Payday loan companies could be banned from advertising in the UK, the new financial regulator has warned.
Martin Wheatley, chief executive of the Financial Conduct Authority (FCA), said a ban on advertising payday loan companies was one of the options it was considering as it prepared to take on the regulation of the industry from next April.
The proposal would put the payday loan firms in the same category as cigarette companies and political parties in not being allowed to advertise in the UK.
Mr Wheatley’s suggestion came as payday lenders, regulators, charities and government ministers met to tackle the “deep-rooted” problems found in the loan industry.
Consumer minister Jo Swinson, who hosted yesterday’s summit just days after the sector was referred for an in-depth investigation by the Competition Commission, warned that lenders are not sticking to “the spirit or the letter” of the Code of Conduct they agreed at the end of last year.
“Clearly that [a ban] is an option that could be considered if it was felt that the way that advertising was being used couldn’t be dealt with through any other measures short of that,” said Mr Wheatley.
“I think there are lots of problems with advertising – that is one element that has been commented on, the targeting of young people, students, children in some cases.
“If payday loan companies are genuinely targeting a particular income bracket – people with jobs – why do they advertise on daytime television?”
Which? executive director Richard Lloyd said: “With people increasingly turning to high-cost credit to pay for essentials like food, it’s good to see ministers and regulators facing up to the widespread problems with payday lenders.
“Positive noises about tough new rules have come out of the summit but these must now be backed up with more concrete actions than we’ve seen today.”
Yesterday’s summit considered whether more can be done to clamp down on problems in the industry. The commission’s investigation will take up to 18 months and it has powers to ban or limit products and shake up whole markets.
The Office of Fair Trading referred the £2 billion industry to the commission last Thursday, saying it fears that consumers who cannot afford to pay their loans back on time are finding themselves trapped with one firm when their loans are rolled over.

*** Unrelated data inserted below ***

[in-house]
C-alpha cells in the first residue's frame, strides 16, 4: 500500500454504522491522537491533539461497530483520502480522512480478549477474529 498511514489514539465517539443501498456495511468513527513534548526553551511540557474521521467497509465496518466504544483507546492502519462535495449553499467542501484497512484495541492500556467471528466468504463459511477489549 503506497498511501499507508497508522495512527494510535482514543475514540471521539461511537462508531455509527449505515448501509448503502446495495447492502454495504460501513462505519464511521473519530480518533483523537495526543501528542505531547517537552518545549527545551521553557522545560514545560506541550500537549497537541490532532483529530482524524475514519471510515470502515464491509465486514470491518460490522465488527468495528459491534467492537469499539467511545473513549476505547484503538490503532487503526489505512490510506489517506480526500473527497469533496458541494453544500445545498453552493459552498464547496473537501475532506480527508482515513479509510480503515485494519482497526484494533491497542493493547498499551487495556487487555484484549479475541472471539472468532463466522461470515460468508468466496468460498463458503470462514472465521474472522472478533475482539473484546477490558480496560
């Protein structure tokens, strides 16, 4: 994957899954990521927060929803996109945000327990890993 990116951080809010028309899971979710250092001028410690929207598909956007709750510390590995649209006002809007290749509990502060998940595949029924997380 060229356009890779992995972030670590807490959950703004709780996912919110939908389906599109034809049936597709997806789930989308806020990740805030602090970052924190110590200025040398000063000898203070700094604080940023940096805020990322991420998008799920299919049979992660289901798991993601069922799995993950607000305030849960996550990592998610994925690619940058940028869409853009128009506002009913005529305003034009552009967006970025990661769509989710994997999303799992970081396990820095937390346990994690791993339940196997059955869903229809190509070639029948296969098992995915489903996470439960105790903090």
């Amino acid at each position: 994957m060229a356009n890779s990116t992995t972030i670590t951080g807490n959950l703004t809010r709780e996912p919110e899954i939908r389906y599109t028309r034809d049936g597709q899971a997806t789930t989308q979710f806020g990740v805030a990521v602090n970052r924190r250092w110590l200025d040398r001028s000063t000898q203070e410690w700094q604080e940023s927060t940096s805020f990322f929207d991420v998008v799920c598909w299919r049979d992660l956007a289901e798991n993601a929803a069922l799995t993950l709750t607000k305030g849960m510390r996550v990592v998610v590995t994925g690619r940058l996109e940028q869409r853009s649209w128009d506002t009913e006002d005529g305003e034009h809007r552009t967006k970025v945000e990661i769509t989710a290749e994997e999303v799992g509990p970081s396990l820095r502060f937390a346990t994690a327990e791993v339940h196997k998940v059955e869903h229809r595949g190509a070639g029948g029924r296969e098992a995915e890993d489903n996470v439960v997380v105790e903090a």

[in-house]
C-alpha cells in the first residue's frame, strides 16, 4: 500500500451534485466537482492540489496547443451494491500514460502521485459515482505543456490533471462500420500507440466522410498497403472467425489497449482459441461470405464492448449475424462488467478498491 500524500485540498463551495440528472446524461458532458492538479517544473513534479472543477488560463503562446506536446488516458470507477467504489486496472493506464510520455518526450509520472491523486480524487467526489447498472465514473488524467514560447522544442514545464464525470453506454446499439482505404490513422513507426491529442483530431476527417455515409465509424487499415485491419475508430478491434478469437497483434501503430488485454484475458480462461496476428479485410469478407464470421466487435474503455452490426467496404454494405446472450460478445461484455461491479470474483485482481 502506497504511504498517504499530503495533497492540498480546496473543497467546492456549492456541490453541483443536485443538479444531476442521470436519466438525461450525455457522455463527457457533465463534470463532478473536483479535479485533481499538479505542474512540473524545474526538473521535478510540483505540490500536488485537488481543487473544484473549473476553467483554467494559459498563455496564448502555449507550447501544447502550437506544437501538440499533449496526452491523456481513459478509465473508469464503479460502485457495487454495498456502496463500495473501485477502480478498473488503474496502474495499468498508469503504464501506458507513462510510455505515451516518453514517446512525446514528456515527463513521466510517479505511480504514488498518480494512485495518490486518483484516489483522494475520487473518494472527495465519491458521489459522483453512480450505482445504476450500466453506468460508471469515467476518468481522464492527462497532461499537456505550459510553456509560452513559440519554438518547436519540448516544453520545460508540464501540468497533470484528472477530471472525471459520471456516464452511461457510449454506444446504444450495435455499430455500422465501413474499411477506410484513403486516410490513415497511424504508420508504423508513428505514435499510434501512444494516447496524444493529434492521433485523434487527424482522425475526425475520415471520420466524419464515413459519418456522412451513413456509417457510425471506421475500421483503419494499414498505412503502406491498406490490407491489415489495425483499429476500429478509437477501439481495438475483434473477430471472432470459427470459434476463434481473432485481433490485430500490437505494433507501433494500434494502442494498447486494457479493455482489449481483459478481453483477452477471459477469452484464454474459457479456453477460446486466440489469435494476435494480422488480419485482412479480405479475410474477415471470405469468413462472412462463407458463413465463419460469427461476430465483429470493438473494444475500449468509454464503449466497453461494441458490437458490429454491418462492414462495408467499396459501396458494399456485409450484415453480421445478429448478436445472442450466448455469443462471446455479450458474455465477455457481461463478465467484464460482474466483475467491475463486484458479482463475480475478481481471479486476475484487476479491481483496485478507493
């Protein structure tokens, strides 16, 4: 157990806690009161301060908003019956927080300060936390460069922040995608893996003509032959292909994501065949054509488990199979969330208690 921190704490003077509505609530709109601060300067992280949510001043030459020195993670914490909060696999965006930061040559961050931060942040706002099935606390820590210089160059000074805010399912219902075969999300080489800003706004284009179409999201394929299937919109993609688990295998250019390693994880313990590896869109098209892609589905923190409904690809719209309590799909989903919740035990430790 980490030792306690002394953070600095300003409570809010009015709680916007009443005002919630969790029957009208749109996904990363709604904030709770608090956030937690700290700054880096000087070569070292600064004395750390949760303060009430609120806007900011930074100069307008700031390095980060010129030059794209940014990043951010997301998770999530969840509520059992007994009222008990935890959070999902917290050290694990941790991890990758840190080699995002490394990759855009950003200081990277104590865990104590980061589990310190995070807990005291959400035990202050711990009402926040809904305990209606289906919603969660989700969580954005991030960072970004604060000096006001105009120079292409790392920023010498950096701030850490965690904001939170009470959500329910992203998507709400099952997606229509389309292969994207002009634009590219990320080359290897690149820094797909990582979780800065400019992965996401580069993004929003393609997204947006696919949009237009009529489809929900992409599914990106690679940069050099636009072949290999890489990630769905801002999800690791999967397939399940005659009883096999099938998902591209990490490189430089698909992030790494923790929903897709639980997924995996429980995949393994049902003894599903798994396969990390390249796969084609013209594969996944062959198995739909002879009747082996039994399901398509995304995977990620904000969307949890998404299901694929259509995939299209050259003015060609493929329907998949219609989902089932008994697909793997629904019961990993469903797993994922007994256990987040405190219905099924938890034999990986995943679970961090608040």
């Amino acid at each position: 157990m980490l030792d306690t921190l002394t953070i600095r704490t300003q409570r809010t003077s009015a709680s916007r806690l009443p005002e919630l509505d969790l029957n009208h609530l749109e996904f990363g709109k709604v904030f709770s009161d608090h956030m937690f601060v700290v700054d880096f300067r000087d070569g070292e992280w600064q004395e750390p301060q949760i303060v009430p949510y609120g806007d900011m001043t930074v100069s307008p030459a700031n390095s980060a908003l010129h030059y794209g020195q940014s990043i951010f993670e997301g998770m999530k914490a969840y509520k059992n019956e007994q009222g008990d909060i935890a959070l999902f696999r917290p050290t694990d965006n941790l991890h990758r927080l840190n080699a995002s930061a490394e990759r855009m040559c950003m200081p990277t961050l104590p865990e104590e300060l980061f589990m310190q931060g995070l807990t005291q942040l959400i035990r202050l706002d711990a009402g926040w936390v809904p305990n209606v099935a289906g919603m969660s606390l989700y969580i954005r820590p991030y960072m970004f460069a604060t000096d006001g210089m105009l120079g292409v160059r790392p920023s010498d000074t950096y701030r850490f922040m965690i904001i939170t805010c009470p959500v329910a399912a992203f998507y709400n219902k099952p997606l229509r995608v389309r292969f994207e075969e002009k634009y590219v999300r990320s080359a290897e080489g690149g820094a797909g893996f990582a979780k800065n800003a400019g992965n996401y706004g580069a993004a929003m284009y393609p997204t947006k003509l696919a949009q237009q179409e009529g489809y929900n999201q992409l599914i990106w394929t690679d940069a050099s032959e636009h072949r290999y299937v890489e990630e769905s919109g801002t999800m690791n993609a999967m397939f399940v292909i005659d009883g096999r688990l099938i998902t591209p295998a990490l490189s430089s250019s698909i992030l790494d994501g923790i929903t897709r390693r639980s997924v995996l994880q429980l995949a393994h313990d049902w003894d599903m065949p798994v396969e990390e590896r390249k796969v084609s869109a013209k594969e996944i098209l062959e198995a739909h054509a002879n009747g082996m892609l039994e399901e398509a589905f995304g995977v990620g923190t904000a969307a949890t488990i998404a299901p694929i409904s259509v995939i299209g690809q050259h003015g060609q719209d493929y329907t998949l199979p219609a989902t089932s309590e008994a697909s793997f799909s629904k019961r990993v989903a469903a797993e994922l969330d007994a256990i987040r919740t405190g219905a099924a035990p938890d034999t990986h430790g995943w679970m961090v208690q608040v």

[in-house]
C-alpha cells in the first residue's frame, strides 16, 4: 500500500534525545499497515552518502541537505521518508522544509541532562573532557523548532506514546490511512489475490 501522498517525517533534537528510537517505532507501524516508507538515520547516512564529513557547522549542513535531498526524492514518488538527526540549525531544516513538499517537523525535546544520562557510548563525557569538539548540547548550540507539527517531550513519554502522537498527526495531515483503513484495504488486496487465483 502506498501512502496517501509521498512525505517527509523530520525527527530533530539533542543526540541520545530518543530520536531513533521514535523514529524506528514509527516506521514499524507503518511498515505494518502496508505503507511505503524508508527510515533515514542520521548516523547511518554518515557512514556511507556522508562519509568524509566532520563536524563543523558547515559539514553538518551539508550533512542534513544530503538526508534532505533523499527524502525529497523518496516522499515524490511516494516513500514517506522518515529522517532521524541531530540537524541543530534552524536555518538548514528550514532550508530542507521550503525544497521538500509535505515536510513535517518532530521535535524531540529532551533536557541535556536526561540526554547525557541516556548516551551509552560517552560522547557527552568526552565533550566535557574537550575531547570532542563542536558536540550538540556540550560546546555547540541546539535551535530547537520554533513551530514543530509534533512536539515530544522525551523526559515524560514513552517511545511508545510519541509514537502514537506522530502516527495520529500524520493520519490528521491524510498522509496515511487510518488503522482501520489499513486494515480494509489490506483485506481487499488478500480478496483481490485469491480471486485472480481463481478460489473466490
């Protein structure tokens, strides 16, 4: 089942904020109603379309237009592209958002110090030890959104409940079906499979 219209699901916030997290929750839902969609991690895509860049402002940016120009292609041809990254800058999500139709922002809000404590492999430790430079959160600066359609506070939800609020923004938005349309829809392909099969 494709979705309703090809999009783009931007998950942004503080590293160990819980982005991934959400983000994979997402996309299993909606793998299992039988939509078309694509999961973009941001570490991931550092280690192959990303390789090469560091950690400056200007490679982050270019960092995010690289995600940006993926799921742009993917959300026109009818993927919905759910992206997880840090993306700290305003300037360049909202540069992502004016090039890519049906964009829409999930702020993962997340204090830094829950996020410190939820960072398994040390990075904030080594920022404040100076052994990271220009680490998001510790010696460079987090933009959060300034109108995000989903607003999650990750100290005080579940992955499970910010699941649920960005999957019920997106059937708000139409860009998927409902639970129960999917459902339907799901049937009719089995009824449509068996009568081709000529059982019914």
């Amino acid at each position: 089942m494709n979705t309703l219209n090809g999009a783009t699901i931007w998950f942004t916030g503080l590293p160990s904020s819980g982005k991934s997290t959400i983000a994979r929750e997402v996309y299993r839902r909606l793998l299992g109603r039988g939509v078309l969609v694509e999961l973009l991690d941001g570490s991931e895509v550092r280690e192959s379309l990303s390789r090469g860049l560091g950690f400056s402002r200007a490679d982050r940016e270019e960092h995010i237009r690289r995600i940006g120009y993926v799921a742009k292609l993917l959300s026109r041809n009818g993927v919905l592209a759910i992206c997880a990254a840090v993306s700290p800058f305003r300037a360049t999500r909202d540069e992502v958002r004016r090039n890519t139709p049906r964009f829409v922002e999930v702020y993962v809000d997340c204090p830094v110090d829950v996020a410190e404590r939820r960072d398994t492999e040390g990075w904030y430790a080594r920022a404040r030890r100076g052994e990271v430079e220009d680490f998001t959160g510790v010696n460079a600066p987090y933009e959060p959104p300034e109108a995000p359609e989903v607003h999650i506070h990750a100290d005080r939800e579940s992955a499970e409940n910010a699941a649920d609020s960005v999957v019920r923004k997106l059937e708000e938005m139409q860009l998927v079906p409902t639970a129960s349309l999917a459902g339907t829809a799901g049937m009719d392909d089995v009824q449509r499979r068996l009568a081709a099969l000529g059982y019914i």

It is also worried that firms are emphasising the speed of the loan over its cost and that the pressure to hand loans out quickly may encourage lenders to “skimp” on affordability checks.
The OFT said some firms’ business models appeared to be based around customers taking out loans which they are forced to roll over because they cannot afford them. The OFT found that up to half of lenders’ revenues came from the extra charges and interest from loans being rolled over.
Russell Hamblin-Boone, chief executive of the Consumer Finance Association, which represents the UK’s major short-term lenders, said: “It was helpful to once again hear the opinions and suggestions of the government, regulators, consumer groups and debt charities.”
Citizens Advice dealt with 1,200 cases in the past three months
Citizens Advice Scotland has revealed that advisers at its bureaux dealt with more than 1,200 cases related to payday loans in the past three months.
The consumer group, which has campaigned for tighter controls over the sector, said problems with the short-term loans, which can charge interest rates of up to 4,000 per cent, had become one of the most common things dealt with by its advisers.
Margaret Lynch, chief executive of Citizens Advice Scotland, said: “Payday loans have become one of the biggest issues brought to the CAB service in Scotland, as more and more people get into levels of debt they simply can’t afford to repay.
“People tend to only come to the Citizens Advice Bureaux when their situation gets really desperate, so the fact that over 1,200 Scots have done so in just three months is a very worrying sign of just how widespread and how serious this problem has become.”
The value of the payday loan market is estimated to have rocketed from around £900 million in 2008 to as much as £1.9 billion today as companies offering high-interest, short-term loans plug a gap in the market.